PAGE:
Meeting the ongoing migration towards autonomous driving, Toshiba has introduced a high-resolution, long-range light-receiving technology for solid-state LiDAR systems. By eliminating the requirement for bulky mechanical components, the technology achieves cost and space savings and improves operational reliability. At its heart is the company’s proprietary compact, high-efficiency silicon photo-multiplier (SiPM).
In general, SiPM is ideal for long-range measurement as they are extremely light-sensitive. Nonetheless, the light-receiving cells composed on SiPM need recovery time after being triggered, and in strong ambient light condition, they also require a large number of cells, since they must possess reserve cells to react to reflected laser light.
The company's SiPM applies a transistor circuit that reboots the cells to decrease the recovery time. The cells function more efficiently, and less are required, achieving a smaller SiPM.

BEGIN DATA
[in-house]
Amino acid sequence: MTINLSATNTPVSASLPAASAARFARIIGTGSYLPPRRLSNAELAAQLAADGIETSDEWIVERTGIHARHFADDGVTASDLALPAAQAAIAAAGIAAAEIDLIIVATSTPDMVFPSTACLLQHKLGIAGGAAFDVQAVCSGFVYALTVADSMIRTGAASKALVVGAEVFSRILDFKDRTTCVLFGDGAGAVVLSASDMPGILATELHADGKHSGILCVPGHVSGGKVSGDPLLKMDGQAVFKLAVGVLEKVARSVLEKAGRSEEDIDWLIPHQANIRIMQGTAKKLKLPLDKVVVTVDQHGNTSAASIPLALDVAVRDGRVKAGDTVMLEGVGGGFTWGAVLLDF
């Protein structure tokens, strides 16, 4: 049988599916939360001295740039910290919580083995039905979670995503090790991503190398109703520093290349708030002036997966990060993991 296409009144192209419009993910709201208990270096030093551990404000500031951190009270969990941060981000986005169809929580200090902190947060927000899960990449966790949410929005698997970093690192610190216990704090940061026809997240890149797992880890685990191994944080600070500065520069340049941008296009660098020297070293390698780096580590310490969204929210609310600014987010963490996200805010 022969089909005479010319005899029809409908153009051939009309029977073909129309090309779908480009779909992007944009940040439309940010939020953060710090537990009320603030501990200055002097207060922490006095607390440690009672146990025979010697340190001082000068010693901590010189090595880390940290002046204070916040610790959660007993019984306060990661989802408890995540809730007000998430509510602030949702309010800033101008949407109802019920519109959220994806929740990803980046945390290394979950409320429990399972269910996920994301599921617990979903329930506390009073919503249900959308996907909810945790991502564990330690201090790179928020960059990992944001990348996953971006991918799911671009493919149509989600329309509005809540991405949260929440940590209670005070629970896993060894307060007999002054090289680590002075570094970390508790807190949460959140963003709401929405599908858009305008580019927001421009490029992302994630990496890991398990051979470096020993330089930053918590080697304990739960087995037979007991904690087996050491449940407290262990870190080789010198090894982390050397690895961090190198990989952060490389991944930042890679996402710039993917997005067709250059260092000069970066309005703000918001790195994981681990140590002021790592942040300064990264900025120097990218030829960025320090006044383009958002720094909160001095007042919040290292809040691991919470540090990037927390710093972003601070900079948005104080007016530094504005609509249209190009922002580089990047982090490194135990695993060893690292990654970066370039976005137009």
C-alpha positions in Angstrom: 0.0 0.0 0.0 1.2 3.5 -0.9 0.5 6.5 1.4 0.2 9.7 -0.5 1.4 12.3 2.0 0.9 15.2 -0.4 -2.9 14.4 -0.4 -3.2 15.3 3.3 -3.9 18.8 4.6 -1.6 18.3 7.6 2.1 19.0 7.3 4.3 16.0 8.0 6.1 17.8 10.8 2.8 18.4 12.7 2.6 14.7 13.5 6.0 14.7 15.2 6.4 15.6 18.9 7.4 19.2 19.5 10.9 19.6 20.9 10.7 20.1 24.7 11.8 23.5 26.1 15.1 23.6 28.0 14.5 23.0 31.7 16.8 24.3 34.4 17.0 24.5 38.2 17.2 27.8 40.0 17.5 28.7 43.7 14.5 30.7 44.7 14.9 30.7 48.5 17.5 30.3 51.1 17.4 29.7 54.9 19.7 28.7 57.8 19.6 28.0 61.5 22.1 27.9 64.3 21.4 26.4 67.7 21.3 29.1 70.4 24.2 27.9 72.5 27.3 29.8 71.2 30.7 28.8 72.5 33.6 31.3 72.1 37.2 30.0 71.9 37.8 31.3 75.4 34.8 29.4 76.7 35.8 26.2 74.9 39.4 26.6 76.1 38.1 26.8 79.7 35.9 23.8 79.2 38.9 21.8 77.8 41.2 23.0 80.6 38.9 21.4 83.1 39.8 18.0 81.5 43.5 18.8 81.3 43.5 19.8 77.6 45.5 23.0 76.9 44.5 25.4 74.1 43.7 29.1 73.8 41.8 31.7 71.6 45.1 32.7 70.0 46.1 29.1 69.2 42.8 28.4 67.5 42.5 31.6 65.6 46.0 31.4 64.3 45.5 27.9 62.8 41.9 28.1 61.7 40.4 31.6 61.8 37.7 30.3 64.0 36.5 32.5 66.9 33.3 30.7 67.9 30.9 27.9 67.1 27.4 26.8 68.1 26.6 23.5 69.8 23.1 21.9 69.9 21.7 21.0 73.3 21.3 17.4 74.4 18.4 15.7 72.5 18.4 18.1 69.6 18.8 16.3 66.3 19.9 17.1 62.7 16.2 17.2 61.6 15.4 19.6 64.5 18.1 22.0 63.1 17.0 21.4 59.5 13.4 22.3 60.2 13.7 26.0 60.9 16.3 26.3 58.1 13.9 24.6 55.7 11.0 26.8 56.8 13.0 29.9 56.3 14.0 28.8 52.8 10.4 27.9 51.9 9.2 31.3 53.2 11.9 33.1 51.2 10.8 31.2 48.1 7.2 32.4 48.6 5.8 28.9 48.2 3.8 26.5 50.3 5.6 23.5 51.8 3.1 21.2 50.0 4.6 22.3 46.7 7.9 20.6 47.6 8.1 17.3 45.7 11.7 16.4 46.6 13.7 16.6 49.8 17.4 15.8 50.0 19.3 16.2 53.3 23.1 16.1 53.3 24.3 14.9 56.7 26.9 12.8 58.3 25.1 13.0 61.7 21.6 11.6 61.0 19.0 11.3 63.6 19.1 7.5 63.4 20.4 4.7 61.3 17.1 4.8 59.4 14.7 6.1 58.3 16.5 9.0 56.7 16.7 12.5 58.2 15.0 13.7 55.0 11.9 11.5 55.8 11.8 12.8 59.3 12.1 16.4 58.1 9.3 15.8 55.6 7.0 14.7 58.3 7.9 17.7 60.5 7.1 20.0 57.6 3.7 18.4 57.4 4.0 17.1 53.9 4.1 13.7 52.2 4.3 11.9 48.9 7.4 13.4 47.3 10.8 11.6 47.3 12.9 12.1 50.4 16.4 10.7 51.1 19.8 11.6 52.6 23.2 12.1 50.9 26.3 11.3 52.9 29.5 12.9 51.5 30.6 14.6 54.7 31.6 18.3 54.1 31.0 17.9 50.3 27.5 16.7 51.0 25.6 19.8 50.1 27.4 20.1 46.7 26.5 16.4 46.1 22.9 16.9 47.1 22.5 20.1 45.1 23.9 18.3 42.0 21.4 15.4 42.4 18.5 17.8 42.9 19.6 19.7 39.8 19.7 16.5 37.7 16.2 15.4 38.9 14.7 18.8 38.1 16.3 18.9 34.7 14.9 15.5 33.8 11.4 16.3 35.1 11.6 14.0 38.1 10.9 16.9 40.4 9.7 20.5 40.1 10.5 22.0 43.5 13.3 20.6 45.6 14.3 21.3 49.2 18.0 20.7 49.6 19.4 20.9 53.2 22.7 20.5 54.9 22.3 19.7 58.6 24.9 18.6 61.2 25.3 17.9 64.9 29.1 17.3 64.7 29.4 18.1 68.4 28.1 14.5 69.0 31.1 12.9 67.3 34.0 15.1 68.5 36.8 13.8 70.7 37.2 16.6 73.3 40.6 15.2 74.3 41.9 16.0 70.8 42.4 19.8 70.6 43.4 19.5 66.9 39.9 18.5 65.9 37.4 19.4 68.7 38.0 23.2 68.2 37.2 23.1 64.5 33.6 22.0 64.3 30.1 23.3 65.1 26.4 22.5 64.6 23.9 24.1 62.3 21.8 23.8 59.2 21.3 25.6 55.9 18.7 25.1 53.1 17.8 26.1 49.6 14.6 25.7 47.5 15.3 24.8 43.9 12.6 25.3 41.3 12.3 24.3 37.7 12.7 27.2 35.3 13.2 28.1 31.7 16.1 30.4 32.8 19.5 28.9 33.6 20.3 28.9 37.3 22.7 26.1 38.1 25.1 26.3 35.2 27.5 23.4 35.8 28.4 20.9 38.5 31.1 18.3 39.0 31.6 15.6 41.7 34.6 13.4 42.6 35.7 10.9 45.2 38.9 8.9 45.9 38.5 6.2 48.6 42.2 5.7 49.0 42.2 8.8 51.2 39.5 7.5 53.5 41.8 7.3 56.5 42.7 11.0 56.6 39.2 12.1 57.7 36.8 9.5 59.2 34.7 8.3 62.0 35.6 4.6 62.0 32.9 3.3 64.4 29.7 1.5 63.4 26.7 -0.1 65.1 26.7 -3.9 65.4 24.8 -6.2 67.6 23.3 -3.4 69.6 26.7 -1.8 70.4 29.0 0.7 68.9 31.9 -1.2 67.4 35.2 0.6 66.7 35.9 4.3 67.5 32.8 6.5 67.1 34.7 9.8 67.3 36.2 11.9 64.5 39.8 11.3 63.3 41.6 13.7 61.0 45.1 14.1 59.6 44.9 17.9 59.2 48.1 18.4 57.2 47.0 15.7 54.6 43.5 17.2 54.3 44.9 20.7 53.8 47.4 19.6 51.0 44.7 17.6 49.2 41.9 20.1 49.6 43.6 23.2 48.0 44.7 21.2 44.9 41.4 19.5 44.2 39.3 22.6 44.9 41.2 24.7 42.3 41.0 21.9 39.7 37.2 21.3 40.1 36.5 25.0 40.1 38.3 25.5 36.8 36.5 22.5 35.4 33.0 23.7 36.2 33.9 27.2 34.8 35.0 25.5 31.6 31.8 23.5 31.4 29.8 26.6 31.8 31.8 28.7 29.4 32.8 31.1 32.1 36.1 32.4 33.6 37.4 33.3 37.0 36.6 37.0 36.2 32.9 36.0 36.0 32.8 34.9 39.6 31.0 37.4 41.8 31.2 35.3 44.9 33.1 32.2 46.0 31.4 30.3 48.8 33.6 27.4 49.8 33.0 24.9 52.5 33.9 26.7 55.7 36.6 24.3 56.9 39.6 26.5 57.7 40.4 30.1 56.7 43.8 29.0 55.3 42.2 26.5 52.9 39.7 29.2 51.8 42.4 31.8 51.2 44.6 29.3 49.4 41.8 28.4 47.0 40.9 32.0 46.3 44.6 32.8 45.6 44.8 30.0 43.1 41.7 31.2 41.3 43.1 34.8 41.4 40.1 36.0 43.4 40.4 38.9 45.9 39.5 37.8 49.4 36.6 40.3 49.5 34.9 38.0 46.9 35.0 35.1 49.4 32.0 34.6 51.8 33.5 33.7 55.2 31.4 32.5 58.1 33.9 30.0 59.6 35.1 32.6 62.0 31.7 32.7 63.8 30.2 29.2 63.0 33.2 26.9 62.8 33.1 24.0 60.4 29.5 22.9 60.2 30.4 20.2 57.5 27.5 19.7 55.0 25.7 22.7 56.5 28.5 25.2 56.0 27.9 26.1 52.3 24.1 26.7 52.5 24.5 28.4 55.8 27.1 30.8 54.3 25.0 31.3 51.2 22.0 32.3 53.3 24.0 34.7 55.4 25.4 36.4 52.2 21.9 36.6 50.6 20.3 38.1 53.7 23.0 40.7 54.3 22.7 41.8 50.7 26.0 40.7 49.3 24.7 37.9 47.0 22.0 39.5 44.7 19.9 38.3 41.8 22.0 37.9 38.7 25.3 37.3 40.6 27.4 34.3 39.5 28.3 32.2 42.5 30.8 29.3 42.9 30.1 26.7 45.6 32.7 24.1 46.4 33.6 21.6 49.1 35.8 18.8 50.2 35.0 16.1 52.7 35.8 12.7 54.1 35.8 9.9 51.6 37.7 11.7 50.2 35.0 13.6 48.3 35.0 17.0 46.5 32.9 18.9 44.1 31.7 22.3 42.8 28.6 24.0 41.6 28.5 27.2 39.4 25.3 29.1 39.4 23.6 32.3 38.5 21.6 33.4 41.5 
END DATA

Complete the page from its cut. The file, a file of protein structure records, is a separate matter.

The company’s LiDAR system can simply be built with commercial lenses, which excludes complex customisation and enables it to be implemented in a broad variety of self-driving vehicles. The technology’s inherent compactness enables placement in multiple locations on vehicles that had beforehand presented a major challenge; and it will also broaden LiDAR applications outside of the automotive sector.